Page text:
And again he stooped down, and wrote on the ground. (John 8:8)

Some early manuscripts, after the phrase “wrote on the ground,” included the words “the sins of every one of them.”55 Metzger and Ehrman speculate that this phrase was added by an unknown copyist seeking to satisfy a natural curiosity concerning what it was that Jesus wrote upon the ground.56 It is interesting to hypothesize that the accusers themselves might have been guilty of the crime of which they have accused the woman. While there is no textual support for this idea, adultery seems to have been a common occurrence. Jesus implies that the Jews of the time were an “adulterous generation” (Matthew 12:39; see also James 4:4). Also, not long after this time, the trial of the bitter waters was discontinued. The explanation given by Rabban Jochanan Ben Zacchai, who lived at the time of Jesus, was that the Sotah was abandoned because adultery was so openly prevalent.57

Derrett says that if he is correct in his theory about what Jesus wrote the first time, “there can be no doubt what it was Jesus wrote to round off his [judicial] ‘opinion.’”58 He then cites Exodus 23:7a: “From a false matter keep far.” This is the verse upon which the rabbinical rule rests that one must not associate with a sinner as co-judge or co-witness.59 It is unclear to what degree a witness had to have been free from sin. Of course, to an extent, this requirement would exclude everyone from being a competent witness. If Jesus was saying that only witnesses wholly without sin were eligible to testify and to perform the execution, it is curious that those present in the temple would feel inspired to drop the stones they held for use against the adulteress and then pick them up again to use against Jesus only a few minutes later (John 8:59). While the temple-goers do not seem to have felt an obligation to be completely [Page 63]sinless, it seems they were at least convinced they had to be free from taint as regarding that which they were to testify.

Finally, the image of Christ writing words of the law again reminds us of the respect Christ had for the law since it was He who, as Jehovah, gave the law. And just as Jehovah wrote the words of the law twice, Christ wrote on the floor of the temple twice (Exodus 34:1–4, 28).60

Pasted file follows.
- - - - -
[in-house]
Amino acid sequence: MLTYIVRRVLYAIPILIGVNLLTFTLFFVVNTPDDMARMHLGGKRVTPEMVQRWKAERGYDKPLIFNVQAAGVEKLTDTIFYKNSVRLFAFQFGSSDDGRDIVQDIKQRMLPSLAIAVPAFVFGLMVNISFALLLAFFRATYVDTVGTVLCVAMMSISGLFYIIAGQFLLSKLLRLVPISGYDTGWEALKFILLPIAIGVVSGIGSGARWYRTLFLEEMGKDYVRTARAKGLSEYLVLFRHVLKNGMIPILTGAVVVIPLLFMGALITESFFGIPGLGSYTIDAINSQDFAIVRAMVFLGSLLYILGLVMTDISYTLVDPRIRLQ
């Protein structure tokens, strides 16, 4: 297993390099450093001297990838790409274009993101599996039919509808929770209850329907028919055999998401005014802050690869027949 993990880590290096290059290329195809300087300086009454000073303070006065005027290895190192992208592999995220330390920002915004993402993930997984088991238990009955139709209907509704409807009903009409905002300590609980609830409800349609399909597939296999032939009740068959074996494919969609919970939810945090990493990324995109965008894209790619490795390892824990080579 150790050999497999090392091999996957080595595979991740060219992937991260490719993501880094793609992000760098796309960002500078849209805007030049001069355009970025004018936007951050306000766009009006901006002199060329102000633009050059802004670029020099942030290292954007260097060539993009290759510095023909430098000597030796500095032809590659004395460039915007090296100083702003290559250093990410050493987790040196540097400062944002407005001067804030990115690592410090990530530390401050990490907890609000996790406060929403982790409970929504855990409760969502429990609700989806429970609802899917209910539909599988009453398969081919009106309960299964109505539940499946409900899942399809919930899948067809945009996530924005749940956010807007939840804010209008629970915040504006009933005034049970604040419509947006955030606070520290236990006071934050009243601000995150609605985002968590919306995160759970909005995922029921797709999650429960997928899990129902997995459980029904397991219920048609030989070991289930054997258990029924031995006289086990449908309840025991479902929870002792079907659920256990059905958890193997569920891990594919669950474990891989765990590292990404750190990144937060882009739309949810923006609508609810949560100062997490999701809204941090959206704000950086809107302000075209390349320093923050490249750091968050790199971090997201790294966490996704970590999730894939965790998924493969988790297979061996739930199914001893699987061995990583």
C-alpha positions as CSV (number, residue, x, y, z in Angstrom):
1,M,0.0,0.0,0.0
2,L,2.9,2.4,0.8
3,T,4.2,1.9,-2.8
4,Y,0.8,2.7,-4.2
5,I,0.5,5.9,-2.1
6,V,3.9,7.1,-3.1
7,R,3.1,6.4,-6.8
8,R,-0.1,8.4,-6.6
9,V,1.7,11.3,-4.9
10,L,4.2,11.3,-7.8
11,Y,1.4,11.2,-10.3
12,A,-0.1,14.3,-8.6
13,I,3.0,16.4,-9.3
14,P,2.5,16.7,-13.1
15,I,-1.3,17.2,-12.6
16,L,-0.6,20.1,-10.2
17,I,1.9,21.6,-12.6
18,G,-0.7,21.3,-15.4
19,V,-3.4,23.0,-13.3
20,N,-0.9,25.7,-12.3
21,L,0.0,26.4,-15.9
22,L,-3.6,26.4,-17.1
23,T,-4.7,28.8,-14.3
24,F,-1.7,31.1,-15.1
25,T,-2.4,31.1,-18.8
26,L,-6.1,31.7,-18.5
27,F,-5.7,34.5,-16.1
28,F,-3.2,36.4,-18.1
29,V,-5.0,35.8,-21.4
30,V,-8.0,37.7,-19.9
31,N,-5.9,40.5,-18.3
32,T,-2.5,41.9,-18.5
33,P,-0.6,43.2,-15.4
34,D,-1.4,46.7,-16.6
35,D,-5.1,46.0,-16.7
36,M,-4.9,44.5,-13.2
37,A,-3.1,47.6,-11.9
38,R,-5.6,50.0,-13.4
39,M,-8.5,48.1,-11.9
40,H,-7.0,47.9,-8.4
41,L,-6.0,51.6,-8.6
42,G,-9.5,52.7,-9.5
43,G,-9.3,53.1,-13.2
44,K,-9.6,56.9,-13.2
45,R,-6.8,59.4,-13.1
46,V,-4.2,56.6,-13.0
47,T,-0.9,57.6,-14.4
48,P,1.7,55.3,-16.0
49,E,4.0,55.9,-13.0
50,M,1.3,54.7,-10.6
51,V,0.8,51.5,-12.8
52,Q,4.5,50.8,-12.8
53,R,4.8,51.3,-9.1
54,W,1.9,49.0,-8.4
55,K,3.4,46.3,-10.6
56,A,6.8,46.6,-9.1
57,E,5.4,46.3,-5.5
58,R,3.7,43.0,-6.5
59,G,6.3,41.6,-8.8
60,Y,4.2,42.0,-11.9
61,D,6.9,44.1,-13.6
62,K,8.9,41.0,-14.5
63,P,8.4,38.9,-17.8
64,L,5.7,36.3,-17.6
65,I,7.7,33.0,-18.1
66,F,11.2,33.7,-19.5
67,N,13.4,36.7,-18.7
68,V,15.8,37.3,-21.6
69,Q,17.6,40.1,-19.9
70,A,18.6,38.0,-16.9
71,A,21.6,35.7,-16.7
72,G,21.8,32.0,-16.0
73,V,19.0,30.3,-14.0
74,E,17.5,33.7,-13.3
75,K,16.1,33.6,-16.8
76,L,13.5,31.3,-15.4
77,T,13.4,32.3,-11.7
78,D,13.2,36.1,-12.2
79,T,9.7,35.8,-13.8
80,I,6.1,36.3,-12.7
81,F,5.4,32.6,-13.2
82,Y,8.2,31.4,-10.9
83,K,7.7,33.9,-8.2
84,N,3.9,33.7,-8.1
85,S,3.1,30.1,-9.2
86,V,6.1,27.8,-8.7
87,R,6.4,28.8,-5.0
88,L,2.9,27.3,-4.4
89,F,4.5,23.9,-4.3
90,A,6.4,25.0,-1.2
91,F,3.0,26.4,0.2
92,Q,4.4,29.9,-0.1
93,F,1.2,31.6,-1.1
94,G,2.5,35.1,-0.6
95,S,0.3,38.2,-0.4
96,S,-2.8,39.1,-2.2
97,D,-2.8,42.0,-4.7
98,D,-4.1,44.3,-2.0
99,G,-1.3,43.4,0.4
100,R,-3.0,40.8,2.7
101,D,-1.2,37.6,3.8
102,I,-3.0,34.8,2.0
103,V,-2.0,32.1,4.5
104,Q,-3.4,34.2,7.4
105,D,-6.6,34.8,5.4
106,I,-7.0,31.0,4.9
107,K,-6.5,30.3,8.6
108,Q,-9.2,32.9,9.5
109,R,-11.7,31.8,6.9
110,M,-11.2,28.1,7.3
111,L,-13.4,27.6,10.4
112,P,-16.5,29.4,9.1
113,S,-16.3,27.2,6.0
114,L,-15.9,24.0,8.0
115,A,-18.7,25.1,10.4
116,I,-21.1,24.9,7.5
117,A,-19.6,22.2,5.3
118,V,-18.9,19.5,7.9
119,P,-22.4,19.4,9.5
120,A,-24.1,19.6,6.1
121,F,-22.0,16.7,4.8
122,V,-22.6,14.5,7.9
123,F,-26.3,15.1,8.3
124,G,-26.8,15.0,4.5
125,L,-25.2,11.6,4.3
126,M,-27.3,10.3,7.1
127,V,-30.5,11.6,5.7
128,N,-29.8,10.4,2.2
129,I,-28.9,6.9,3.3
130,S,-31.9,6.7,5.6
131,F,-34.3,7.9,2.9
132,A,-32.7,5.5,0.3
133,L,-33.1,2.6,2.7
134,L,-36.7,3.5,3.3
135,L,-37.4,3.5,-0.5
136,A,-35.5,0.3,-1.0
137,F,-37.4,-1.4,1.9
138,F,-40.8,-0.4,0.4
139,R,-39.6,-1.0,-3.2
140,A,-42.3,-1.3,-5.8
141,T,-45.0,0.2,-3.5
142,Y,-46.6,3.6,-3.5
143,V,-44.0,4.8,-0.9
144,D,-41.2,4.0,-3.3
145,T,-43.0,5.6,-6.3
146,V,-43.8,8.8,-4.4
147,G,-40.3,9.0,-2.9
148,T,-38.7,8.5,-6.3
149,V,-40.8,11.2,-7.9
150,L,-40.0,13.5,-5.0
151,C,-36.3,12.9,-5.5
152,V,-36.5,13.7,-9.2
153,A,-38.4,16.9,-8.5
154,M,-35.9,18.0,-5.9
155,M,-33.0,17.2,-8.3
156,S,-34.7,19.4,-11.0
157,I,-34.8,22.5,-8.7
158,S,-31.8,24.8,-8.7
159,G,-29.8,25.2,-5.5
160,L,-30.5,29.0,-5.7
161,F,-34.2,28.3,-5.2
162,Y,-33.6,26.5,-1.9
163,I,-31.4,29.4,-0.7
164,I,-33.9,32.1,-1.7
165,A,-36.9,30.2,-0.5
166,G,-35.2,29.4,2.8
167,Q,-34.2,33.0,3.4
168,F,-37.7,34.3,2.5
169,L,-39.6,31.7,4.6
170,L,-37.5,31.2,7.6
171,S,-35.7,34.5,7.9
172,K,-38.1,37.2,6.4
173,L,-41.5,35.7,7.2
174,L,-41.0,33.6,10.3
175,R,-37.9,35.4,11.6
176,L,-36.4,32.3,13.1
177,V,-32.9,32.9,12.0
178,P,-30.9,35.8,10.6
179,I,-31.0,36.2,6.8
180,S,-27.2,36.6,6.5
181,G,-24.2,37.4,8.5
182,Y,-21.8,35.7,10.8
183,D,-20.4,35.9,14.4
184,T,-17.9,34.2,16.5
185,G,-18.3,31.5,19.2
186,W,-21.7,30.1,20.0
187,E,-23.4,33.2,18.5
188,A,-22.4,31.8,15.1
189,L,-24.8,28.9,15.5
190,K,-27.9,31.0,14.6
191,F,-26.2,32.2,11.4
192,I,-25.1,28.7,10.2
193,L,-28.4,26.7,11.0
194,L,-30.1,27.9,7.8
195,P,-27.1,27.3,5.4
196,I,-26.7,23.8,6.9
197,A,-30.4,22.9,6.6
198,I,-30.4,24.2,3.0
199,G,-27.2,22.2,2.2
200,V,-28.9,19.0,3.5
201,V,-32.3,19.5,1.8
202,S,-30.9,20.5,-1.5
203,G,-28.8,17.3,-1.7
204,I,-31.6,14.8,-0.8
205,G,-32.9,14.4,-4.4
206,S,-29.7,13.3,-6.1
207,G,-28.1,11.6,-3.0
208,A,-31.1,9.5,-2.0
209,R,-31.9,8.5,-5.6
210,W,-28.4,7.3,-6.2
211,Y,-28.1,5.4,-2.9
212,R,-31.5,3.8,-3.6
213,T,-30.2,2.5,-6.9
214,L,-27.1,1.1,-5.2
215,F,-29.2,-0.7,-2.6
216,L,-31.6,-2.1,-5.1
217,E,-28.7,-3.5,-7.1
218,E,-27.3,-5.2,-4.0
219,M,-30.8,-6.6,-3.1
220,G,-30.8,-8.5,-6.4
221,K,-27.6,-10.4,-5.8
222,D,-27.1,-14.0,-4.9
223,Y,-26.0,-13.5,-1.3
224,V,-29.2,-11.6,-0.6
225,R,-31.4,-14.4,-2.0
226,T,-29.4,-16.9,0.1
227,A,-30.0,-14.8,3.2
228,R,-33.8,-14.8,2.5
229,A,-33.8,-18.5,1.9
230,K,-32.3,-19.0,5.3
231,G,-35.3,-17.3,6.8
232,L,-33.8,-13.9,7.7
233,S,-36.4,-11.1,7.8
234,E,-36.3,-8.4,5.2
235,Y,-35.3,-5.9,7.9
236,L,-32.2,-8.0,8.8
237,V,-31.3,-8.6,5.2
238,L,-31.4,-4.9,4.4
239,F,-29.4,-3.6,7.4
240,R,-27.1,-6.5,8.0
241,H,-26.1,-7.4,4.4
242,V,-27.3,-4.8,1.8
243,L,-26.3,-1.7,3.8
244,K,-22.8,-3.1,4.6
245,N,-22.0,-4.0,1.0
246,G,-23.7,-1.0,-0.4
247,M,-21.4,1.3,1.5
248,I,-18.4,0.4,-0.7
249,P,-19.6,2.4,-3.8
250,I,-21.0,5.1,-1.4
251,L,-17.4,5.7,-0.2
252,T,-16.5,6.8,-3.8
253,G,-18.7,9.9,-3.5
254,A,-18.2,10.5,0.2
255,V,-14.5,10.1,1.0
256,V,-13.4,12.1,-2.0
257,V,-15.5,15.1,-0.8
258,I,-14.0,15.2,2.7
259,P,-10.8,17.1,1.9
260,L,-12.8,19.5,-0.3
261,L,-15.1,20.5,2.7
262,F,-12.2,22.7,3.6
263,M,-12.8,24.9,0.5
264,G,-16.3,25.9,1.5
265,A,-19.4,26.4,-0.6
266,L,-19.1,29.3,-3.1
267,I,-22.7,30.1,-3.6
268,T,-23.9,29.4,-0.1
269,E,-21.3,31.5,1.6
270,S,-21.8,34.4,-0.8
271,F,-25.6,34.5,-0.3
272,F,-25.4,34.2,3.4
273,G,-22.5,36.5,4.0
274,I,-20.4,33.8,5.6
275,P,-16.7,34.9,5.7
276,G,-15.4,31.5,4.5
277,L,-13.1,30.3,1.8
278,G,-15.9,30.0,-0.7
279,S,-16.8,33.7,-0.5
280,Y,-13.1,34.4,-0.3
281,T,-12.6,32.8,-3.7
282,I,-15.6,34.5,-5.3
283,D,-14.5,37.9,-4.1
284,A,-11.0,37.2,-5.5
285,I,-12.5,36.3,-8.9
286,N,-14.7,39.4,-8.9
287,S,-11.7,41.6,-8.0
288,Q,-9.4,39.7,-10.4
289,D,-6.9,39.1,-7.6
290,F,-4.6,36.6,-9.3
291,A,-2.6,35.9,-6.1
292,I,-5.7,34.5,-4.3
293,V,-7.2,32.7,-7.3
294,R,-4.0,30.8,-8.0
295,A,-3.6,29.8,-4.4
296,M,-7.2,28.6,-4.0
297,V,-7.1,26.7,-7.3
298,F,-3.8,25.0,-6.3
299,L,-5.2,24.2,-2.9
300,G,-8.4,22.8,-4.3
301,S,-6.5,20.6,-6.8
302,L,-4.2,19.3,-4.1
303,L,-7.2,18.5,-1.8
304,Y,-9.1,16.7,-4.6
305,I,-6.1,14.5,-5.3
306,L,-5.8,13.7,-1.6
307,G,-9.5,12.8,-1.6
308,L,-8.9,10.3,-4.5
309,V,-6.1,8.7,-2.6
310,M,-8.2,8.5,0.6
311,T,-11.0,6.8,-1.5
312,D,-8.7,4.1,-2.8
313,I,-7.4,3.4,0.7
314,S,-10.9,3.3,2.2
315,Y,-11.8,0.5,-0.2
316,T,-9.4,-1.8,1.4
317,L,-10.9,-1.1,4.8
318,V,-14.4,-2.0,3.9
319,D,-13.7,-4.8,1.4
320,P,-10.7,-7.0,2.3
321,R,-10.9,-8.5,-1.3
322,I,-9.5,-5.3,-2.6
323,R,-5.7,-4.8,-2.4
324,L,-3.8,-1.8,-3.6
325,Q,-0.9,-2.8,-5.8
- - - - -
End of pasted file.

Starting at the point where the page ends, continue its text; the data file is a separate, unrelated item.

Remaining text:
And they which heard it, being convicted by their own conscience, went out one by one, beginning at the eldest, even unto the last: and Jesus was left alone, and the woman standing in the midst. (John 8:9)

Perhaps the accusers were reminded of the then popular story in the History of Susanna as they dropped their stones and left.61 In this story, found in the Apocrypha, Susanna is a recently married woman who finds herself pursued sexually by two respected elders. The elders threatened that if she did not accept their advances, they would accuse her of adultery. Susanna refused to submit and was thus brought before the people to be accused and put to death on the false testimony of the two elders. A young man, called Daniel,62 came to her defense and proved the elders had borne false witness. The two elders then suffered the same death they would have carried out on Susanna. Since this story was well known at the time,63 it is quite possible the accusers were reminded of the story either by what Jesus had said to them or by what he wrote. This would be especially true if, as Derrett has suggested, Jesus wrote words from Exodus 23:7 on the ground, since this is the very verse Daniel cites in obtaining Susanna’s acquittal.64 The story of Susanna might also come to mind if, as some have suggested, the accusers themselves were guilty of adultery.65

The fact that the accusers did not argue the point Jesus made confirms that Jesus was not making a statement regarding the appropriateness of capital punishment. Clearly, capital punishment was not the issue but rather the competence of the accusers to carry out the punishment. The fact that Jesus did not press for the death penalty in this case has more to do with a respect for due process than with the attitude of Jesus toward forgiveness or even capital punishment. If He meant to teach that stoning should no longer be practiced He could have said so and explained why. Instead, He focused on the procedure by which an adulteress would justifiably be put to death and reminded the accusers that the proper procedure was not being followed according to the law. They could not argue with this point and so dropped their stones and left, one by one, as the significance of what He said and wrote in the dust began to sink in. [Page 64]The group of men who came to accuse an adulteress and to accuse Jesus left, finding themselves accused by their own consciences.